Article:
This Week is pretty big news and worthy of its own item. As members know, Katrina vanden Heuvel is the editor of The Nation and, online, writes at Editor's Cut.

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Dahr Jamail, Bob Somerby, Katrina vanden Heuvel and Alexander Cockburn

Dahr Jamail has another article up at Iraq Dispatches:

Living with her aunt and cousin, she had to work since she was the sole supporter.
"We needed many things, so I wanted the job," she says softly, "Many people were working with the Americans so I felt it would be ok."
But the militia of Shia cleric Muqtada al-Sadr had long since warned Iraqis of collaborating with the occupiers, and said they would not allow anyone to do so. The situation in her area degraded enough for her bosses to tell her to stay home for two weeks.
"After this, I went back to work because my bosses told me the security was better," she adds, "But after I'd been back to work one week, at 7:30am I was waiting for a taxi as I always did to go to my job, and I felt as if I was thrown to the ground but I felt nothing else. My bosses had told me it was secure now."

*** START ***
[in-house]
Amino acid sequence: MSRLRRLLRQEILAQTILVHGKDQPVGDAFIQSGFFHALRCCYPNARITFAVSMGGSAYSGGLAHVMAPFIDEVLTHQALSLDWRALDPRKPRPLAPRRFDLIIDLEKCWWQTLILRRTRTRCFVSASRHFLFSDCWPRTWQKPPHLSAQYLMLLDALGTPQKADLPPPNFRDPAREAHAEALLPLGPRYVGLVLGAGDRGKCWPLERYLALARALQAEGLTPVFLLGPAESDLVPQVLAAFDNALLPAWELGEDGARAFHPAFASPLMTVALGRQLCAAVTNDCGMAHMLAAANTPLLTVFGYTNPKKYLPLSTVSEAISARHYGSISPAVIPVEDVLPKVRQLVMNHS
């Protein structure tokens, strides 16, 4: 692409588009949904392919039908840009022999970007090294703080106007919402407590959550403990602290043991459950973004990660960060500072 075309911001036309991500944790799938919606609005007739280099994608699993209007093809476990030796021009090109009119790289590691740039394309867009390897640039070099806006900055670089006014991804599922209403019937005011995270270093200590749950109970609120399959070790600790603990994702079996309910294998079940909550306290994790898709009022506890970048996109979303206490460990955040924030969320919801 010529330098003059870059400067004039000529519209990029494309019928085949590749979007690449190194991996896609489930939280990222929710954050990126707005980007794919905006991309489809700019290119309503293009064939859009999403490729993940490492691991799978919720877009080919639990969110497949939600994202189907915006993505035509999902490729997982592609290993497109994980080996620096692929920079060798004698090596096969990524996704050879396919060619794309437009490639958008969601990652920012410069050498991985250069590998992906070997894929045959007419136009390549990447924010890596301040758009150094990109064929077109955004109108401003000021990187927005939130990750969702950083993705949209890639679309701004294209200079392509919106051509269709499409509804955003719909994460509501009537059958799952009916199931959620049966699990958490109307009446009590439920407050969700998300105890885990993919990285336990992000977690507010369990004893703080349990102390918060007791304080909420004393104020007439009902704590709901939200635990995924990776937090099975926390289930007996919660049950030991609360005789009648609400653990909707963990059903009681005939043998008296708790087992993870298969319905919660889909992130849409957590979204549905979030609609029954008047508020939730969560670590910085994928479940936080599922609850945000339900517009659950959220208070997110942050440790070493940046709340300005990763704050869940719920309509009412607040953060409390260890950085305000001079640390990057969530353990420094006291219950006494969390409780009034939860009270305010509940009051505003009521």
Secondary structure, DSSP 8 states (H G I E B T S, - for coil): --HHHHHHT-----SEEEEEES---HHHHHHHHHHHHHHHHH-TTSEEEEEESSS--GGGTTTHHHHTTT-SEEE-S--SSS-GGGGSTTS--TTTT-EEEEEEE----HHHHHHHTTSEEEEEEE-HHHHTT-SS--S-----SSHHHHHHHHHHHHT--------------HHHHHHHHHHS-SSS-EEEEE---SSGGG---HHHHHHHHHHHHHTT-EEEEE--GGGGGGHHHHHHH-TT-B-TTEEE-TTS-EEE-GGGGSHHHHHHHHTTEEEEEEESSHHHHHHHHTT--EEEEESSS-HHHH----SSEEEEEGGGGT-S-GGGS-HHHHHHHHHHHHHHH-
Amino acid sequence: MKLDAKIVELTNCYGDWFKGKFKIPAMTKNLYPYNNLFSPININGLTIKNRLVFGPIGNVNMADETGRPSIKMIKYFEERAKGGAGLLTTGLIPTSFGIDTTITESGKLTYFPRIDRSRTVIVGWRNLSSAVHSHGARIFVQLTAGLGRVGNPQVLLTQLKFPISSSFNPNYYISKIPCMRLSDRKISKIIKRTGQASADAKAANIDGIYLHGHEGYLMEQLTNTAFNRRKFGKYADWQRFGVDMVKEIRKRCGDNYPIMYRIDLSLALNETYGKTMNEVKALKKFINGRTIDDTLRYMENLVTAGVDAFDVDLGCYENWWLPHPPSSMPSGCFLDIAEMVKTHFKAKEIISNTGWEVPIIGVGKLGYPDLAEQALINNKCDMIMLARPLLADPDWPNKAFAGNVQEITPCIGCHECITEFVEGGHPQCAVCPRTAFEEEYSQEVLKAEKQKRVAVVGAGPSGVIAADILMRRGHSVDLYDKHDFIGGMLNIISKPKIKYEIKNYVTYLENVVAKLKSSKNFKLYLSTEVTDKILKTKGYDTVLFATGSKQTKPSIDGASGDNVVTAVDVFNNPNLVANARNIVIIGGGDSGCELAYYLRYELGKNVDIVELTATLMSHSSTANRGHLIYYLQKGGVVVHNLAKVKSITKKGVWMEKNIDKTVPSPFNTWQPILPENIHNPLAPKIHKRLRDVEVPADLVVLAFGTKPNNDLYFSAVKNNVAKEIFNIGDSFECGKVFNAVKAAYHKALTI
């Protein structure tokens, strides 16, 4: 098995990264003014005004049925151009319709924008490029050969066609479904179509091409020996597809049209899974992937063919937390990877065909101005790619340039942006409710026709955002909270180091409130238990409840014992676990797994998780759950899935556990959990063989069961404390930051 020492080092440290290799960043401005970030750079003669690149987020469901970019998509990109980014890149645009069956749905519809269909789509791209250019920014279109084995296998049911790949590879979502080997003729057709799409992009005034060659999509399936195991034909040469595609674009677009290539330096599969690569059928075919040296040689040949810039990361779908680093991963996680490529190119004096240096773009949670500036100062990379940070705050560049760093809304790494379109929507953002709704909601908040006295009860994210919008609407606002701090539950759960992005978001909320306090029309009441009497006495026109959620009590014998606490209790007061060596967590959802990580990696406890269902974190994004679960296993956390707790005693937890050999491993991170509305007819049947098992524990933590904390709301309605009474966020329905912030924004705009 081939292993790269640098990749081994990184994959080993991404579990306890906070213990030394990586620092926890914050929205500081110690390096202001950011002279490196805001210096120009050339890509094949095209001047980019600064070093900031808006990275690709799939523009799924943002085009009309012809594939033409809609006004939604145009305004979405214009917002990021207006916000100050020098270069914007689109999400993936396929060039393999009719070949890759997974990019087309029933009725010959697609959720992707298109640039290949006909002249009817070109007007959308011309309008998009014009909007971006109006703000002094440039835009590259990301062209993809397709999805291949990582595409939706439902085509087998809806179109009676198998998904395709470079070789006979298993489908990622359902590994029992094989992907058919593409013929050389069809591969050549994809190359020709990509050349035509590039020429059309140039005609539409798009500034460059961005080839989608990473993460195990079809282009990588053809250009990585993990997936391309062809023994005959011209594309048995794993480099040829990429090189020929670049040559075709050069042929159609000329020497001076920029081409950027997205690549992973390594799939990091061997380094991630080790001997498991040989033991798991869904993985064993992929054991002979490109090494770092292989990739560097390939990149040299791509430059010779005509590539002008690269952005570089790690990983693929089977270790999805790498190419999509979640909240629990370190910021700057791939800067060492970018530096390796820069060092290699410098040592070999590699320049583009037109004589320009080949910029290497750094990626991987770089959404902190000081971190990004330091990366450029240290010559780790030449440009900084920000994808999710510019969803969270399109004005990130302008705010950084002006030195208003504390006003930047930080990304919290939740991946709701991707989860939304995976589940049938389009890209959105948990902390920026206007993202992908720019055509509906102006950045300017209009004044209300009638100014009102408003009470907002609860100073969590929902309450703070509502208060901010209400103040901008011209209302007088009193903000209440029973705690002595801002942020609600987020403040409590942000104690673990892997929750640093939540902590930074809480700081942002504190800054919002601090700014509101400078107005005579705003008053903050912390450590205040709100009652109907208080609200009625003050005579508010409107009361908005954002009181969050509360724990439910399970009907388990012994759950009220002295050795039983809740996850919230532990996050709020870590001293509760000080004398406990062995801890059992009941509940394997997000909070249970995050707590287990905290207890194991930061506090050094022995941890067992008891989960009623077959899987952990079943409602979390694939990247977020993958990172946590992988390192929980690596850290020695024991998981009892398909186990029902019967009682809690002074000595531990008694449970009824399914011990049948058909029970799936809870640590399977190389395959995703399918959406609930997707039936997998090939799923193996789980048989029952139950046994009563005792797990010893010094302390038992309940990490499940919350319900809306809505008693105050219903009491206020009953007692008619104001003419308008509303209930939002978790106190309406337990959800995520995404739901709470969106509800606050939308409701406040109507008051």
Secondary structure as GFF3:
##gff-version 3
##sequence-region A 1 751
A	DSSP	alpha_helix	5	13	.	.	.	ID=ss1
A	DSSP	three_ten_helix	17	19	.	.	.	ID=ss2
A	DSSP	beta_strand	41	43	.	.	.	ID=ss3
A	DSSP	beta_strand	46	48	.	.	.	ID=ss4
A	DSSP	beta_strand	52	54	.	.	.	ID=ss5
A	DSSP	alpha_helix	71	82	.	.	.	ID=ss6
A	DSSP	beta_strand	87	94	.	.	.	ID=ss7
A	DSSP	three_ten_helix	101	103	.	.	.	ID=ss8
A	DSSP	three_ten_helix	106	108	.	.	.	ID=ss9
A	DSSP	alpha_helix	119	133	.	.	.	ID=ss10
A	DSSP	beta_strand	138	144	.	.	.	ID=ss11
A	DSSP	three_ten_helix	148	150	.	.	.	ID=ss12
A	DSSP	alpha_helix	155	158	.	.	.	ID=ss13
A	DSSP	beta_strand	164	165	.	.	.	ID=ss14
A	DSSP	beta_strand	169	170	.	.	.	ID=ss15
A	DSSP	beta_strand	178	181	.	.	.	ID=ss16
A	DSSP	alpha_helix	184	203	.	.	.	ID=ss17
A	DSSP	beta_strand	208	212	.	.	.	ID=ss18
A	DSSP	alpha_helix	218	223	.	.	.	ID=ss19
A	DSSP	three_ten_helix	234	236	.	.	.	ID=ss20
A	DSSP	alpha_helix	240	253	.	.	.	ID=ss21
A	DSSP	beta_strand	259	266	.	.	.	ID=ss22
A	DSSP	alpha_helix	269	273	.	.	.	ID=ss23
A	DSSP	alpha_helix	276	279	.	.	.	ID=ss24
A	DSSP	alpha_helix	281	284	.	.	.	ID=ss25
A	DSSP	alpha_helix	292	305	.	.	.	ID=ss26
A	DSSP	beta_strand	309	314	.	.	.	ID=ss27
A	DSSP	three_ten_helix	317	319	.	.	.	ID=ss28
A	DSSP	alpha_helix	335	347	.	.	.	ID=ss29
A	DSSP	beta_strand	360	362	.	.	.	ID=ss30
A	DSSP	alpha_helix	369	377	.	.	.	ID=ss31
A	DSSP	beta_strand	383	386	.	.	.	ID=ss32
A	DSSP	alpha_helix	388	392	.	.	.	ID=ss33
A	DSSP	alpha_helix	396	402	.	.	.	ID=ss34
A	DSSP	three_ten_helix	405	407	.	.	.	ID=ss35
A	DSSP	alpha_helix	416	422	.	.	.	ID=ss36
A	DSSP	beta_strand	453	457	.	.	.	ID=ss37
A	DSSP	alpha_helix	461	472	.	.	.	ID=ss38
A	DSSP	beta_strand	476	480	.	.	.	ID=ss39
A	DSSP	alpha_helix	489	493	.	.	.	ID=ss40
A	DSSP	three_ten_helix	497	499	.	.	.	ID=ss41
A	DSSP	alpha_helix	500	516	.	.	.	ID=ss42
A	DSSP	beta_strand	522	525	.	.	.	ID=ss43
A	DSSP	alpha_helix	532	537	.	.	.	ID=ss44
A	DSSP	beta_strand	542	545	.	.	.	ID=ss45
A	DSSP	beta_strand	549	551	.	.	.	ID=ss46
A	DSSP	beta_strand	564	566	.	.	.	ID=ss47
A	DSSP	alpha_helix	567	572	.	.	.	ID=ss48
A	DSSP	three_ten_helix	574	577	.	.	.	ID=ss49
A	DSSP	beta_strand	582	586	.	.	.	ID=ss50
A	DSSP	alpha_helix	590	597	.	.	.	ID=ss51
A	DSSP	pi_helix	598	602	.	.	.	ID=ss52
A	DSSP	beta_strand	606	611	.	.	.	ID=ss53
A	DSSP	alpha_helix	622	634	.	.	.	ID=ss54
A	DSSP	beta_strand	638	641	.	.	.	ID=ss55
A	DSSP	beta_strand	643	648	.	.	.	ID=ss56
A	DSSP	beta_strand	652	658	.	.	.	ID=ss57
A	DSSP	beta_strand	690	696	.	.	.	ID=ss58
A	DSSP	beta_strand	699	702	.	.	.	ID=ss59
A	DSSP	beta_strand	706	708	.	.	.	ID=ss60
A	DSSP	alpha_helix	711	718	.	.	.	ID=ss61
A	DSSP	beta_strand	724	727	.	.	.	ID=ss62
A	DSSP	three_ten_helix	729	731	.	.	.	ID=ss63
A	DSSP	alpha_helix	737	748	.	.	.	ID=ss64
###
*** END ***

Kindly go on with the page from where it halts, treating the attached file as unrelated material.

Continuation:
After a short time someone came up and held her hand.
"I asked him why he did this to me, and he told me he didn't do it and he would take me to the hospital."
She asked him if she was going to die. Two bullets passed through her head, taking her eyesight before exiting.
"He took me to the hospital in Hilla," she explains softly, "And when I was there I told people I worked for KBR. Someone at KBR told the people at the hospital they would come to visit me."
But they never came.
After being transferred to two more hospitals in Baghdad, there was still no word from them.